Incentives for green companies.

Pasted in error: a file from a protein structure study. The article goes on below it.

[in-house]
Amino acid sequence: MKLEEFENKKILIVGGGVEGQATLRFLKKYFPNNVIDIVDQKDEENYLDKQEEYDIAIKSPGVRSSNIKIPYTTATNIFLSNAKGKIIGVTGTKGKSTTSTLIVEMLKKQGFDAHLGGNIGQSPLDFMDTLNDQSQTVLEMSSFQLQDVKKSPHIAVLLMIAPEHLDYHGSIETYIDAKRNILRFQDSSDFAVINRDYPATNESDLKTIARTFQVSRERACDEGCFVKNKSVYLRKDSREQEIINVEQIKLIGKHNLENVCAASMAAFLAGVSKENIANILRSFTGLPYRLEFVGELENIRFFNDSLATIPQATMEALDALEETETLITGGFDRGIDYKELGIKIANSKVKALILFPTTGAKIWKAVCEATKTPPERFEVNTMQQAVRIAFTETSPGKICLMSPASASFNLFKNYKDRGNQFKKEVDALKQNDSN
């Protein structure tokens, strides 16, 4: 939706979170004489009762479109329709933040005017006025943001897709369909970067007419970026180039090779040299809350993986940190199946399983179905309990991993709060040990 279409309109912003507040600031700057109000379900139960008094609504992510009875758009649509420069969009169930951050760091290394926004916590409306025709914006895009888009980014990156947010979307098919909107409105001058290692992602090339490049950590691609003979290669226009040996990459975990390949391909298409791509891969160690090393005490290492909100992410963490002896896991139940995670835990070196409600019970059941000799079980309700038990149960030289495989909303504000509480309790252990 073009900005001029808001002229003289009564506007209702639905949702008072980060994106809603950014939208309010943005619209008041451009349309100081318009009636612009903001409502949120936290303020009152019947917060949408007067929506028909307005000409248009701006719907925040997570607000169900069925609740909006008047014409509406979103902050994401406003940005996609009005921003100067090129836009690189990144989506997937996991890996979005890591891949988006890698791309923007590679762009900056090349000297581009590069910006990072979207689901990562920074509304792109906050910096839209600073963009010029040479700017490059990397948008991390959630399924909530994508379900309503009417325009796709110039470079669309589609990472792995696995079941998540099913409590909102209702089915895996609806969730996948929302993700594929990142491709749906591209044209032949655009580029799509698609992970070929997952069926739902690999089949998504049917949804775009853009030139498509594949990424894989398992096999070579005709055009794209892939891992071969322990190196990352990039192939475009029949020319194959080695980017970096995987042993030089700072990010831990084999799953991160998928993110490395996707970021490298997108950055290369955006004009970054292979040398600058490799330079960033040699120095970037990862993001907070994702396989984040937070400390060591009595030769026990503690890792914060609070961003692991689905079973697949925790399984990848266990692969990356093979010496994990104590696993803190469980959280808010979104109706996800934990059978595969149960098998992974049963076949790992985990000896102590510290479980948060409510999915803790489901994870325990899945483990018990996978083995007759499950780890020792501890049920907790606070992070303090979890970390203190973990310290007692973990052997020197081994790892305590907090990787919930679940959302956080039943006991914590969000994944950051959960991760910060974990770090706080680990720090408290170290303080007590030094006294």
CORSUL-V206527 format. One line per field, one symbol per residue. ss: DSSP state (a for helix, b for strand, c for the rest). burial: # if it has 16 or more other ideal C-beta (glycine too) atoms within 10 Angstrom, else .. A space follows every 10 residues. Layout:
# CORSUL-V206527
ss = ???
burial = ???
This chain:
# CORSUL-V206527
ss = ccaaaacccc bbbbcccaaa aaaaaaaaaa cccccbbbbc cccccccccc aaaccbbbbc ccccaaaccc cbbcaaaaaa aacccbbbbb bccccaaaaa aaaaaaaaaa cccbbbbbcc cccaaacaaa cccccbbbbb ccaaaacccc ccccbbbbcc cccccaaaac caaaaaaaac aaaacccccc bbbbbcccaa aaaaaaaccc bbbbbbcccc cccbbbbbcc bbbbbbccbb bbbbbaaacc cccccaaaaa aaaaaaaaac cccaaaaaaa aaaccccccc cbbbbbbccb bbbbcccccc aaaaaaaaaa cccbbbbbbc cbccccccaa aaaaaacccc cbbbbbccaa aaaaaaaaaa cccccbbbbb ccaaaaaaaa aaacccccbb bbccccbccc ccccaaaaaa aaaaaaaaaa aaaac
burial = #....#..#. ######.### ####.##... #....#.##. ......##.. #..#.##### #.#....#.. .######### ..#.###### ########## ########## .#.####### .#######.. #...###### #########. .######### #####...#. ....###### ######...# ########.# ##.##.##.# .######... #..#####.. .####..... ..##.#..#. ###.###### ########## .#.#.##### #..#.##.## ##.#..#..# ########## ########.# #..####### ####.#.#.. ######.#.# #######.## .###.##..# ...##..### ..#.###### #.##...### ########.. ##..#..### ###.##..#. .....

Businesses should not be faced with ‘draconian’ measures to force them into adopting environmental financial reporting, according to a member of a government working group looking at the issue. Gerry Acher, a partner at KPMG, said incentives, such as tax breaks, should be used to encourage companies to embed green reporting methods into their corporate cultures. His remarks follow complaints from an all-party Commons committee that the government has backtracked on election pledges by failing to introduce taxes on pesticides, aggregates and fossil fuels. Acher was also speaking before the first meeting of the working group next Friday, which will set the agenda for coming debates. ‘At the moment there are no significant incentives and there are no penalties. The question we are addressing is can we introduce a change without draconian measures from the government? ‘I’m not saying that there shouldn’t be any taxes. But if you are going to have them, there should also be incentives too,’ he said. Sustainable development and its implications for business have been on the agenda of government since the general election when ‘green’ policies became a central plank of Labour’s election campaign. Acher said that a business that looked after its resources made for a more efficient company, but in a recent speech he claimed too many companies talked about green reporting without talking action. ‘If you cannot measure it, you cannot manage it, and if you cannot manage it you will never extract value for your shareholders,’ he said. United Utilities won ACCA’s environmental reporting award last week. But Acher added that: ‘Too many of the FTSE-350 companies, although commenting on environmental matters, pay little more than lip service to environmental reporting.’

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